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Star Trek: Deep Space Nine (Malibu Comics) – The Rules of Diplomacy (Review/Retrospective)

The September and October, we’re taking a look at the jam-packed 1994 to 1995 season of Star Trek, including Star Trek: Deep Space Nine and Star Trek: Voyager. Check back daily for the latest review.

One of the more interesting aspects of Star Trek: Deep Space Nine is the way that the cast actively involved themselves in the mythology of the show. Armin Shimerman originally pitched The 34th Rule as an episode of the show, along with Eric A. Sitwell and David R. George III. Andrew Robinson published A Stitch in Time, a novel based on notes he had been making about Garak during the production of the series. Even J.G. Hertzler co-wrote the Left Hand of Destiny duology.

Of course, this was not a unique occurrence. Walter Koenig had written an episode of Star Trek: The Animated Series, an issue of Marvel’s on-going Star Trek comic and even The Machiavellian Principle, a play performed at the Ultimate Fantasy convention. John DeLancie had co-written The Gift, a story published in DC’s Star Trek: The Next Generation comics. Ethan Phillips and Robert Picardo would lend their names to tie-in Star Trek: Voyager books.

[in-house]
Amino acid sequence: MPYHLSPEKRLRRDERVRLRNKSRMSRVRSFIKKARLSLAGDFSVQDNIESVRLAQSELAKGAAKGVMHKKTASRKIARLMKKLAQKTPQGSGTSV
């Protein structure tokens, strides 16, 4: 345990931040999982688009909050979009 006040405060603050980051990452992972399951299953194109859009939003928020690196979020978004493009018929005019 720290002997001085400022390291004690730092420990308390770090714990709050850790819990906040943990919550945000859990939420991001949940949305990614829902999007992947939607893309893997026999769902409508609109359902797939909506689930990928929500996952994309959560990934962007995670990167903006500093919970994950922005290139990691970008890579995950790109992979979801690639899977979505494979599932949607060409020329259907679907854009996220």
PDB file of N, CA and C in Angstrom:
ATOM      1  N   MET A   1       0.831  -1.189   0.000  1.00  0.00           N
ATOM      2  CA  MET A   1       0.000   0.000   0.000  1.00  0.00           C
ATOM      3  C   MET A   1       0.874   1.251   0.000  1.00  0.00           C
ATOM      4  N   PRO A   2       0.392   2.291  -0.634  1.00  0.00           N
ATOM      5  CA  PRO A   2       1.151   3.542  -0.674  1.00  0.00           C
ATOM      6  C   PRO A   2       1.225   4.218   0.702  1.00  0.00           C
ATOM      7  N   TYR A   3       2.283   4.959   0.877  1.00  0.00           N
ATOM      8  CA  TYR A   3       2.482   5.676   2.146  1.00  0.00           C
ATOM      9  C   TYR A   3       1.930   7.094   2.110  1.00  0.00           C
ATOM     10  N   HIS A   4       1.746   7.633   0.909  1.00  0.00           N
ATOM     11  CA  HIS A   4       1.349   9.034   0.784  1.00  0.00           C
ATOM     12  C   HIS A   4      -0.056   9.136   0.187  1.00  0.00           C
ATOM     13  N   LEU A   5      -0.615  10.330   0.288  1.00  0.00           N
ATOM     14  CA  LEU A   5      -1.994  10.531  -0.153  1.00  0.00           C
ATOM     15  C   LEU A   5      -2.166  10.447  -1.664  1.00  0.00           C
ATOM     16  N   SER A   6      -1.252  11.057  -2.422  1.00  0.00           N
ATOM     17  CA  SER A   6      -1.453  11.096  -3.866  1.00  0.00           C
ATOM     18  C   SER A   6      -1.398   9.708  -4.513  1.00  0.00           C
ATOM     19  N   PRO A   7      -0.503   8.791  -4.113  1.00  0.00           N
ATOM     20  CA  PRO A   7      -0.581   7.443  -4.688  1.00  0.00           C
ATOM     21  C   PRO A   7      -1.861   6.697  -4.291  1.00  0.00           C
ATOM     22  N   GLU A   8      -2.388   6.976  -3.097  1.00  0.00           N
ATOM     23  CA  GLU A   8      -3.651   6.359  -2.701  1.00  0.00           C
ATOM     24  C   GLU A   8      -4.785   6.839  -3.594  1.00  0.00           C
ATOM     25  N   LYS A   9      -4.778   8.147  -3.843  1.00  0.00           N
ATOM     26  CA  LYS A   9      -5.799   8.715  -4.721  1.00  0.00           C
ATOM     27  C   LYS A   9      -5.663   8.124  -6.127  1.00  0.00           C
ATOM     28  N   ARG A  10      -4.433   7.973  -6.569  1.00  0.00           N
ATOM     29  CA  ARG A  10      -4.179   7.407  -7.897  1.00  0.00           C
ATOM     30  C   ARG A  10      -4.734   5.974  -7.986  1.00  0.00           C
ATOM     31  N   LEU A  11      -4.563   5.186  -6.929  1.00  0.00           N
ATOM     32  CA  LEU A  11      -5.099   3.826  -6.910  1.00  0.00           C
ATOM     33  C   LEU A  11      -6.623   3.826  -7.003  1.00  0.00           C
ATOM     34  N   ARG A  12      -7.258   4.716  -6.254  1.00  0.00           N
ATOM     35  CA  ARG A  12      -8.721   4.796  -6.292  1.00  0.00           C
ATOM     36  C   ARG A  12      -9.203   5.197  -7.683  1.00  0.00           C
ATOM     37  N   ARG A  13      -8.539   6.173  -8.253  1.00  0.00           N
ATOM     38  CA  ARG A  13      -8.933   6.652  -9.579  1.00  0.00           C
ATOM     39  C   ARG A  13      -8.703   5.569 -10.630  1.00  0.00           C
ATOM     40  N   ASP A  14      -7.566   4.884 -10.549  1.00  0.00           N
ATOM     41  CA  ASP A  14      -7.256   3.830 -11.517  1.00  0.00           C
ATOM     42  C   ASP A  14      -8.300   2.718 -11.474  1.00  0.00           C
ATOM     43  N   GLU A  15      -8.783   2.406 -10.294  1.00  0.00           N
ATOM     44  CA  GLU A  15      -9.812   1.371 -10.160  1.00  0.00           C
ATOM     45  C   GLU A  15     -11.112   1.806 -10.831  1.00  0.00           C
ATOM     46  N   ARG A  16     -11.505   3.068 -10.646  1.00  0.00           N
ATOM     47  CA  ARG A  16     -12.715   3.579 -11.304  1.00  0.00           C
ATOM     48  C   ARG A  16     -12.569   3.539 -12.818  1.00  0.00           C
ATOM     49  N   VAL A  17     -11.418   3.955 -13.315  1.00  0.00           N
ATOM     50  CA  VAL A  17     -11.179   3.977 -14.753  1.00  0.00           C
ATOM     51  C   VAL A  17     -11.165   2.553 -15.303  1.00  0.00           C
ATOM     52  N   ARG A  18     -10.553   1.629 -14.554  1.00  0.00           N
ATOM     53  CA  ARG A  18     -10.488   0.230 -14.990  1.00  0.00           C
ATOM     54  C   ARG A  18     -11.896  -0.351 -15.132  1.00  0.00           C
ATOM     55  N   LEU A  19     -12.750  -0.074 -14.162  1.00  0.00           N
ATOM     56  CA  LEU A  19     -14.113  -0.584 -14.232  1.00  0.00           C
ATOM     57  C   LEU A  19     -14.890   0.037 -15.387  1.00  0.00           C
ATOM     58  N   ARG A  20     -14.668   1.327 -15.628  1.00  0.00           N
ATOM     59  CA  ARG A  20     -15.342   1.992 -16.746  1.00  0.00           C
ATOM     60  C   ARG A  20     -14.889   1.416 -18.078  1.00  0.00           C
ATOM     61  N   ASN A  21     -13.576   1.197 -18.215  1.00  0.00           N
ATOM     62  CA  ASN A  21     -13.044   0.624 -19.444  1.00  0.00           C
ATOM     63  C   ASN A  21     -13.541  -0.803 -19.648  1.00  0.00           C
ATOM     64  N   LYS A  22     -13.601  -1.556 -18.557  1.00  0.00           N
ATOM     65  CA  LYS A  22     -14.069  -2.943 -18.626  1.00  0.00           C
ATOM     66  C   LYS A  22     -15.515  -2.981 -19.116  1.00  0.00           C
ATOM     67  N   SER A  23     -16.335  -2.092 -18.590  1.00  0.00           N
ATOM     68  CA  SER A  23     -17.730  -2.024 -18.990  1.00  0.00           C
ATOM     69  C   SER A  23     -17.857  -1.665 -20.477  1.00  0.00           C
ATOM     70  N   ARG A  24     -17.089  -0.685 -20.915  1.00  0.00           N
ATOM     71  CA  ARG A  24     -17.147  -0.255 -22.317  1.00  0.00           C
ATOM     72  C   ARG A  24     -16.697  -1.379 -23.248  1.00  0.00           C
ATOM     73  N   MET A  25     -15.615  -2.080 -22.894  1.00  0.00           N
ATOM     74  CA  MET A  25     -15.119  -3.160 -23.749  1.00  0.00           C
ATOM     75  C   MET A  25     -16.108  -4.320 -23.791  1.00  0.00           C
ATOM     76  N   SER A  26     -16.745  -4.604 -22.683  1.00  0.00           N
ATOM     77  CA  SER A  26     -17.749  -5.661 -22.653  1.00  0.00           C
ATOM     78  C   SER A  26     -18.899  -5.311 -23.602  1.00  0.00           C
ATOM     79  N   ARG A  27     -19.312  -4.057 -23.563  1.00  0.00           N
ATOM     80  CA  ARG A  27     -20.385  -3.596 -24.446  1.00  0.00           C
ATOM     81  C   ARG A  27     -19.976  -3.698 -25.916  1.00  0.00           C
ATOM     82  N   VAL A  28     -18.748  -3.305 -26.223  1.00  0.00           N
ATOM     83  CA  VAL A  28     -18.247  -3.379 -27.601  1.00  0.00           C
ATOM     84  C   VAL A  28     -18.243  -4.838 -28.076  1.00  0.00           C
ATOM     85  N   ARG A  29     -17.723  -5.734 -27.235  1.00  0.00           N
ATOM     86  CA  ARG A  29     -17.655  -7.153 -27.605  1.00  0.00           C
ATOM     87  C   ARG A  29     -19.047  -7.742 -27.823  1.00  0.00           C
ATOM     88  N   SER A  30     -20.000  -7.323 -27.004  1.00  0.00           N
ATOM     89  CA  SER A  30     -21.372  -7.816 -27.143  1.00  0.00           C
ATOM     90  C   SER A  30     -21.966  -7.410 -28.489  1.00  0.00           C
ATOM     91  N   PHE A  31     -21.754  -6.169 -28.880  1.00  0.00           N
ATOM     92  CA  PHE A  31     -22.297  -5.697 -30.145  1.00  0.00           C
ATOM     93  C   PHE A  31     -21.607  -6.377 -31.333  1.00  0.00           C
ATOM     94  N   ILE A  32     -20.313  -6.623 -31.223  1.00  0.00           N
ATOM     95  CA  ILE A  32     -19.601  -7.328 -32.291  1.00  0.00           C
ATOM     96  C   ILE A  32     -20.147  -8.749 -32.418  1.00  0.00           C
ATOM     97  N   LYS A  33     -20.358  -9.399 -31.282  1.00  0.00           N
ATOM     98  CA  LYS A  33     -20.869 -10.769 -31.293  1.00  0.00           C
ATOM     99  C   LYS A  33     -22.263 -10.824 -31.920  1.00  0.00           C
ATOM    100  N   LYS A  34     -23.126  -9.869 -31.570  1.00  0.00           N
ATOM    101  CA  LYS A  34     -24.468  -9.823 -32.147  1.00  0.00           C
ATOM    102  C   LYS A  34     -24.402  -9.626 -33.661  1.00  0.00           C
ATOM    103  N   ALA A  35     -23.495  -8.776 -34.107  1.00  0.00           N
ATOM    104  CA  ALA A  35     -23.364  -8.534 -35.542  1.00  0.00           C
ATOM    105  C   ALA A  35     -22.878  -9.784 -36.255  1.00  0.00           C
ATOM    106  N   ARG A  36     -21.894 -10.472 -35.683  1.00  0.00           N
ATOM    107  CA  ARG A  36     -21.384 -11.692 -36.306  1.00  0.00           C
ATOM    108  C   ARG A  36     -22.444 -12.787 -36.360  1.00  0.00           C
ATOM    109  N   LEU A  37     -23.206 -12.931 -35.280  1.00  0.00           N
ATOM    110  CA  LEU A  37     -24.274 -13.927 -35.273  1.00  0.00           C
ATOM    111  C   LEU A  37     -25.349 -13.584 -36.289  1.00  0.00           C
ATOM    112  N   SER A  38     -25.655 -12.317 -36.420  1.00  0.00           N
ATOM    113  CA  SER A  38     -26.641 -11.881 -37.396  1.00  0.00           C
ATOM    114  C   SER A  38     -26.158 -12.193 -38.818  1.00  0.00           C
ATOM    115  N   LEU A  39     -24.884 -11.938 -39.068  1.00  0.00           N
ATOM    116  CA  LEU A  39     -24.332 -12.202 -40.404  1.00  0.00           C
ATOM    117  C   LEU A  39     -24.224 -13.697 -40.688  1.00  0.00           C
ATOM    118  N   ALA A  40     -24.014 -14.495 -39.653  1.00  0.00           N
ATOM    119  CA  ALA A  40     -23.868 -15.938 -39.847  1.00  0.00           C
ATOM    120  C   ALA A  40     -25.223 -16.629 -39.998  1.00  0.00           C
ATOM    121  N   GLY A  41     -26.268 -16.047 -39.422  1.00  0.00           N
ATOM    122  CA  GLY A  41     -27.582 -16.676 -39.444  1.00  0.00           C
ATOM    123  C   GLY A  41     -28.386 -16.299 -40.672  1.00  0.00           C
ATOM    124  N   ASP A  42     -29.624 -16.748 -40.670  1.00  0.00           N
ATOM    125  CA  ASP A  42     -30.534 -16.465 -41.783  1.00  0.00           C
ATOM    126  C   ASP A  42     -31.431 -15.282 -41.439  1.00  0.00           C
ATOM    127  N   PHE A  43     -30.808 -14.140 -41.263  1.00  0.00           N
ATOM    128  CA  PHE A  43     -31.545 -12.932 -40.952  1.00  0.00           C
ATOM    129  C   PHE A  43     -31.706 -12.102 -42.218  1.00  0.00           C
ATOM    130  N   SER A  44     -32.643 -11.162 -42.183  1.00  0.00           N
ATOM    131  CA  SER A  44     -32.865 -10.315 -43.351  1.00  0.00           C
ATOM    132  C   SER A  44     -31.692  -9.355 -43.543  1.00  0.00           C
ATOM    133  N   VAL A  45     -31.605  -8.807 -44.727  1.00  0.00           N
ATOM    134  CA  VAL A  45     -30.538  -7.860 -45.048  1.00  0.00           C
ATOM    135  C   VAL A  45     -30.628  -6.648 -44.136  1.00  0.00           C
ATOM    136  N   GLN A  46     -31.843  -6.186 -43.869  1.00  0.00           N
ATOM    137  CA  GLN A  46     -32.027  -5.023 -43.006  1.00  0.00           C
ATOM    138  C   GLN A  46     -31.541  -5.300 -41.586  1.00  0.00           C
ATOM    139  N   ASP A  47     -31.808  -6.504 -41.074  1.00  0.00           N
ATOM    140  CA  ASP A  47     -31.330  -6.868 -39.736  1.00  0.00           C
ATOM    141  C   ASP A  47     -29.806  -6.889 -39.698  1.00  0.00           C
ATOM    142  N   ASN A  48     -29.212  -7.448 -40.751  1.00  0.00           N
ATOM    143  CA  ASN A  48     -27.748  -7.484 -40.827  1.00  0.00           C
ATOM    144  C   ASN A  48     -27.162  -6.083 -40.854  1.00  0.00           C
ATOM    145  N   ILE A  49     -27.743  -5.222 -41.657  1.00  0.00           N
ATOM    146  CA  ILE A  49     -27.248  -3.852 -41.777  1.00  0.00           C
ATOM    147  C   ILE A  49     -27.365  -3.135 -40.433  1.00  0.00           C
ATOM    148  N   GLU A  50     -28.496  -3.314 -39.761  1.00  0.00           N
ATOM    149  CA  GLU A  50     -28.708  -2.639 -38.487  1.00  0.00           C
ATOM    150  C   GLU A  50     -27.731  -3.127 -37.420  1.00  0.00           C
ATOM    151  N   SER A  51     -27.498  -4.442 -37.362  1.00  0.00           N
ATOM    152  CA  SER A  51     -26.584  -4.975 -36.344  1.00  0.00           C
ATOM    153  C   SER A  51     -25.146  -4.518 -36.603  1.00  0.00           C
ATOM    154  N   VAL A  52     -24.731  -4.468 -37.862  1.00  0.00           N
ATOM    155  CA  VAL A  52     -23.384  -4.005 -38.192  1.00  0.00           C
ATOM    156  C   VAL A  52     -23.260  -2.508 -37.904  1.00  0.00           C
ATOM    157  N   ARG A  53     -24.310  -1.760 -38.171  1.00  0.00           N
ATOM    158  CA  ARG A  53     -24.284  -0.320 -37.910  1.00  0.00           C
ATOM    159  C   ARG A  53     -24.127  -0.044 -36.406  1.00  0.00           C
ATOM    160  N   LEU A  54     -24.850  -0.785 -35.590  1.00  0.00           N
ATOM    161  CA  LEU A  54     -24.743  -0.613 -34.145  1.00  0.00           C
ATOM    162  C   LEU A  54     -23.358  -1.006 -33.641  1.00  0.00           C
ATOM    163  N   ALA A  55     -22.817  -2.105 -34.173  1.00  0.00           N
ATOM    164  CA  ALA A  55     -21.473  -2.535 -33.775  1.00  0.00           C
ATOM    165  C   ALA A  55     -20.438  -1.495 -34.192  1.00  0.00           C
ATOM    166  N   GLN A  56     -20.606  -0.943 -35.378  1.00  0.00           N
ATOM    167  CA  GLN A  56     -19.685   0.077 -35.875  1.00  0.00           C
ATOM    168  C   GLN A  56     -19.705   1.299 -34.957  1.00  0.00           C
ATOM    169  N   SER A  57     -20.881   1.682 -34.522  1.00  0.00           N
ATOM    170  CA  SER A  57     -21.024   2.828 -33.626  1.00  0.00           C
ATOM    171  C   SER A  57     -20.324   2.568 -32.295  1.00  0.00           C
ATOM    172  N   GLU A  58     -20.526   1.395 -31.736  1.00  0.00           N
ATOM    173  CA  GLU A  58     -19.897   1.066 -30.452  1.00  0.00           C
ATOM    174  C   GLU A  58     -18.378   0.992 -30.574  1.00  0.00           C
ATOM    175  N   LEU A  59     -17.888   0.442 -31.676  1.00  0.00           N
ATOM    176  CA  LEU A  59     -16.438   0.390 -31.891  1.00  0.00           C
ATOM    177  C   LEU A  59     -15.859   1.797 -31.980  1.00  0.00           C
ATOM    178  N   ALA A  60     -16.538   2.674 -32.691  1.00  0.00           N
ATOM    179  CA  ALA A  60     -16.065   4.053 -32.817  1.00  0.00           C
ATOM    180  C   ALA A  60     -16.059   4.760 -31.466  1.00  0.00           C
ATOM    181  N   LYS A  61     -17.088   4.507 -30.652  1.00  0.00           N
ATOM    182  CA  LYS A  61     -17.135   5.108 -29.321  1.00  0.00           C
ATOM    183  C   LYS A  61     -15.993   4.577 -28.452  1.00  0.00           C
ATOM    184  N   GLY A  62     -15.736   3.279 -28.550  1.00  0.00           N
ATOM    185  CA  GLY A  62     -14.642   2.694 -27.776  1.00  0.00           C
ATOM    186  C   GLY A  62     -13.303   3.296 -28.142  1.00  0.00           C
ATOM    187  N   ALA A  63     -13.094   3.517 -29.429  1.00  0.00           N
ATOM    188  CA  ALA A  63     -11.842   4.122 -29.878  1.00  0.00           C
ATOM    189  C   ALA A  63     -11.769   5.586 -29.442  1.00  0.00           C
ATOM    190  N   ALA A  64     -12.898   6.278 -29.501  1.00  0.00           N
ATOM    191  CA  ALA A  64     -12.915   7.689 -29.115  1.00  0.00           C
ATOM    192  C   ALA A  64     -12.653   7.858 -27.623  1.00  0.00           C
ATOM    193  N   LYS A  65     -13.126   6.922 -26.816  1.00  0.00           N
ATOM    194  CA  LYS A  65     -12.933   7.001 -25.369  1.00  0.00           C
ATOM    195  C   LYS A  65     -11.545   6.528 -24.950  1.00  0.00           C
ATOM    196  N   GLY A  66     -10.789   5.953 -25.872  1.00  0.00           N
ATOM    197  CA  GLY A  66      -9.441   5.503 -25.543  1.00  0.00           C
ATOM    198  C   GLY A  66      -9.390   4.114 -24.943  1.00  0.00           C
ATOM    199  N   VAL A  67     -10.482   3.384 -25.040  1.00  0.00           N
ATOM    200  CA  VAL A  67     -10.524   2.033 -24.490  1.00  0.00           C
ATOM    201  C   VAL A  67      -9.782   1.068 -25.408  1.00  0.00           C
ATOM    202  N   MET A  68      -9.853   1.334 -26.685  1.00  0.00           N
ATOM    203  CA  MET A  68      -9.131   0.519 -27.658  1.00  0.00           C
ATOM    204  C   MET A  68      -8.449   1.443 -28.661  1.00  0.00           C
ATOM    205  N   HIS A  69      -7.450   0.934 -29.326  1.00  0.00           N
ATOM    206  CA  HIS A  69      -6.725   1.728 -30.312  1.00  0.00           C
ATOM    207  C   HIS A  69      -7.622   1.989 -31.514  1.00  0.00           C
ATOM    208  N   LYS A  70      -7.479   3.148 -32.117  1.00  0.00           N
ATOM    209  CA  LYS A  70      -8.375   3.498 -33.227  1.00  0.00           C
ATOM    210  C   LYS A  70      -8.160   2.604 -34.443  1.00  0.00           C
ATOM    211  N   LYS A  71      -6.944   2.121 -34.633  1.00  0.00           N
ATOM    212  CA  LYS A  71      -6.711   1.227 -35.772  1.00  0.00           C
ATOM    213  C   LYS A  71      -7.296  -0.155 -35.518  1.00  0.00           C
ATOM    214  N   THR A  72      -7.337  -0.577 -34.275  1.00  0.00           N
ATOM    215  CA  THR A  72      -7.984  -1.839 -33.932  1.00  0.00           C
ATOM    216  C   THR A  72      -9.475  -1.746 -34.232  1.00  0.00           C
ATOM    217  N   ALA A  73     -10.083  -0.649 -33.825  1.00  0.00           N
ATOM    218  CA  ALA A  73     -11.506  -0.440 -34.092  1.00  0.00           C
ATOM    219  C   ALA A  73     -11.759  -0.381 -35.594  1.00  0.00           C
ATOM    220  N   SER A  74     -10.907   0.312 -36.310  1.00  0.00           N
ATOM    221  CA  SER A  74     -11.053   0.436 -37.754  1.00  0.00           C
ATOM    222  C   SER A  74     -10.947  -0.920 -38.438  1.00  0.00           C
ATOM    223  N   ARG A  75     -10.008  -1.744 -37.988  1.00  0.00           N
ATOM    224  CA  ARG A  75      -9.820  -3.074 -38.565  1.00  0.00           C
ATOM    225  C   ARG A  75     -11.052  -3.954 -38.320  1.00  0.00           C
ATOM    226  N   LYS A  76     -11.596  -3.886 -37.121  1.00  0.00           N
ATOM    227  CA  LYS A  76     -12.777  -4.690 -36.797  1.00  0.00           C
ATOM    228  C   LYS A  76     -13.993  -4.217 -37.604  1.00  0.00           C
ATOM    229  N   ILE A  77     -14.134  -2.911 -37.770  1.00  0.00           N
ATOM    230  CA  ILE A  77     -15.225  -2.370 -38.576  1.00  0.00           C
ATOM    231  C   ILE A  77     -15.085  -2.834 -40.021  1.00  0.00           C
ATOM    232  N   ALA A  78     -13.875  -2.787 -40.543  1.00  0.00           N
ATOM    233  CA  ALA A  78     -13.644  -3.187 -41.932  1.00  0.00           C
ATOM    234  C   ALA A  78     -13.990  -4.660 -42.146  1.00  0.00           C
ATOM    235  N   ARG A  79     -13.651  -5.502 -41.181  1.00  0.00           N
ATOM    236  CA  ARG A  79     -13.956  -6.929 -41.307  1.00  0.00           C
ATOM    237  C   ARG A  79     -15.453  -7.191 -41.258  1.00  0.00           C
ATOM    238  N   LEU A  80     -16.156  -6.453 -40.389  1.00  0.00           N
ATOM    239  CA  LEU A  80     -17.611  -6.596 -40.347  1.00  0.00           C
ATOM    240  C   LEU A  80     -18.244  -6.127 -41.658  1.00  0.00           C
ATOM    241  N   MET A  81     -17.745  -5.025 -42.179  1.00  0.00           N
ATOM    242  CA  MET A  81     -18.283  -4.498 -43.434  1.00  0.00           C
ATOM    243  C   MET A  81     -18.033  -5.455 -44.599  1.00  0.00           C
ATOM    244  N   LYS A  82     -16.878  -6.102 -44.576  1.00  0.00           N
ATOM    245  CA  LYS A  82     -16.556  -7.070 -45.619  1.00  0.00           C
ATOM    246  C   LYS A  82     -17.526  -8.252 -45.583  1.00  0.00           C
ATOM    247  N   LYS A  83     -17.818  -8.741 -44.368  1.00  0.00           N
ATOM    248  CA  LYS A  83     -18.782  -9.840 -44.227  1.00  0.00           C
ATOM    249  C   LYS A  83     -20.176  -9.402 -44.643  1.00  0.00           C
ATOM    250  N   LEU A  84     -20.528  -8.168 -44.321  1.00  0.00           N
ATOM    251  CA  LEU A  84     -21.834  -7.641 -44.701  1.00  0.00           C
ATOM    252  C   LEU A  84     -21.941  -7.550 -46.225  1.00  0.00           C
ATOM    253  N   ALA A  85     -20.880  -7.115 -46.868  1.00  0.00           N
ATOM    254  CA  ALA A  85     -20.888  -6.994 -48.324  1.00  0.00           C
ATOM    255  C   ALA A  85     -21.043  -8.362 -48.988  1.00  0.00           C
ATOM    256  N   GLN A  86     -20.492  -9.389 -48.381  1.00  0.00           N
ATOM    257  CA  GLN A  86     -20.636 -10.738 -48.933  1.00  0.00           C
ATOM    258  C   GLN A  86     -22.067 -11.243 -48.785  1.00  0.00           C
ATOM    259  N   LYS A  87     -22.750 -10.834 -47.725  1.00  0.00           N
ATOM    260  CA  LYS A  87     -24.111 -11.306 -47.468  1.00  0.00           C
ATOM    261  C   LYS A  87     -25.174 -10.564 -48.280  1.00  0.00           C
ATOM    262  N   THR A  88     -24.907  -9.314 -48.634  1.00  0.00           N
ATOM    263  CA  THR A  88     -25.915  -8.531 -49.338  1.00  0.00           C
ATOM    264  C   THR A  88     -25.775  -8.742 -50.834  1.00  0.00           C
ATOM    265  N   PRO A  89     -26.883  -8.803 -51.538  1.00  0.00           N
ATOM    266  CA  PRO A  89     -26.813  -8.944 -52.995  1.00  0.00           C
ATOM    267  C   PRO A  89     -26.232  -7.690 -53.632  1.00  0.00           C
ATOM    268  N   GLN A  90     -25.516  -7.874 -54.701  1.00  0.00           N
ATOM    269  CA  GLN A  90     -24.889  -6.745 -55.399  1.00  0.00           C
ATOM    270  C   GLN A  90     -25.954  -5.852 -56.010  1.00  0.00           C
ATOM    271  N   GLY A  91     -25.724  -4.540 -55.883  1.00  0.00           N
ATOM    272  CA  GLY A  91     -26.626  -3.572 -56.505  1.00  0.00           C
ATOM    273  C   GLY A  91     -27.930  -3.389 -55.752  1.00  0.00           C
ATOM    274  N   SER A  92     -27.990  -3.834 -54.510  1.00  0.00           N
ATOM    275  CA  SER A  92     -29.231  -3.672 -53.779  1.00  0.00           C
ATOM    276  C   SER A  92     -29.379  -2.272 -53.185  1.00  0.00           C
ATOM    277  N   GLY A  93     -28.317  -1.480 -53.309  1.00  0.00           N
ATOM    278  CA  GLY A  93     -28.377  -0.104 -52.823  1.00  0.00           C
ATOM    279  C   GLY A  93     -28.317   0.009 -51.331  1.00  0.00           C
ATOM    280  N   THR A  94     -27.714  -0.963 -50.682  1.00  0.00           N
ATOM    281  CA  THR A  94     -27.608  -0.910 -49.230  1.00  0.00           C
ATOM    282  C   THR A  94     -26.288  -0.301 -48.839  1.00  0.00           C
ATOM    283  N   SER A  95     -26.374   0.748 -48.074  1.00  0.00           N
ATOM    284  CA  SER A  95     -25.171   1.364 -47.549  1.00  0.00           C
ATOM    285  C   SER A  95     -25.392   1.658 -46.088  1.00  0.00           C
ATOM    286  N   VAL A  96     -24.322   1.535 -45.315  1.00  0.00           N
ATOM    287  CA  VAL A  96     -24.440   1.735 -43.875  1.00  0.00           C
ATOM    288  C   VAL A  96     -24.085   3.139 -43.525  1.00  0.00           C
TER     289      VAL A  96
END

However, it seems reasonable to observe that the supporting cast on Deep Space Nine were particularly interested in fleshing out and developing their characters. So it seems appropriate that Aron Eisenberg should co-write The Rules of Diplomacy, a special about Nog earning some credits before shipping off to Starfleet Academy.

You can't go home again...

You can’t go home again…

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Star Trek: Deep Space Nine (Malibu Comics) #29-30 – Sole Asylum (Review)

The September and October, we’re taking a look at the jam-packed 1994 to 1995 season of Star Trek, including Star Trek: Deep Space Nine and Star Trek: Voyager. Check back daily for the latest review.

Whatever happened to Thomas Riker?

Star Trek: Deep Space Nine receives a lot of credit for its move towards serialisation as a prime-time genre show. It wasn’t a pioneer in the same way that Babylon 5 was or even Murder One had been, but it was was definitely ahead of the curve. Deep Space Nine arguably holds up better today than any of the other Star Trek shows, and part of that is down to the way that the show leaned into serialisation. Actions had consequences, effects lingered after the credits.

Hostage of fortune...

Hostage of fortune…

The show was very much leaning that way in the second and third season, building up plot threads that would pay off down the line. The Dominion had been seeded in the show since Rules of Acquisition. The Romulan and Cardassian pre-emptive strike was foreshadowed by episodes like Defiant and Visionary. In the third season, it became clear that Deep Space Nine was ready to commit to some long-form storytelling, in a way that was unusual for a high-profile syndicated genre show in the nineties.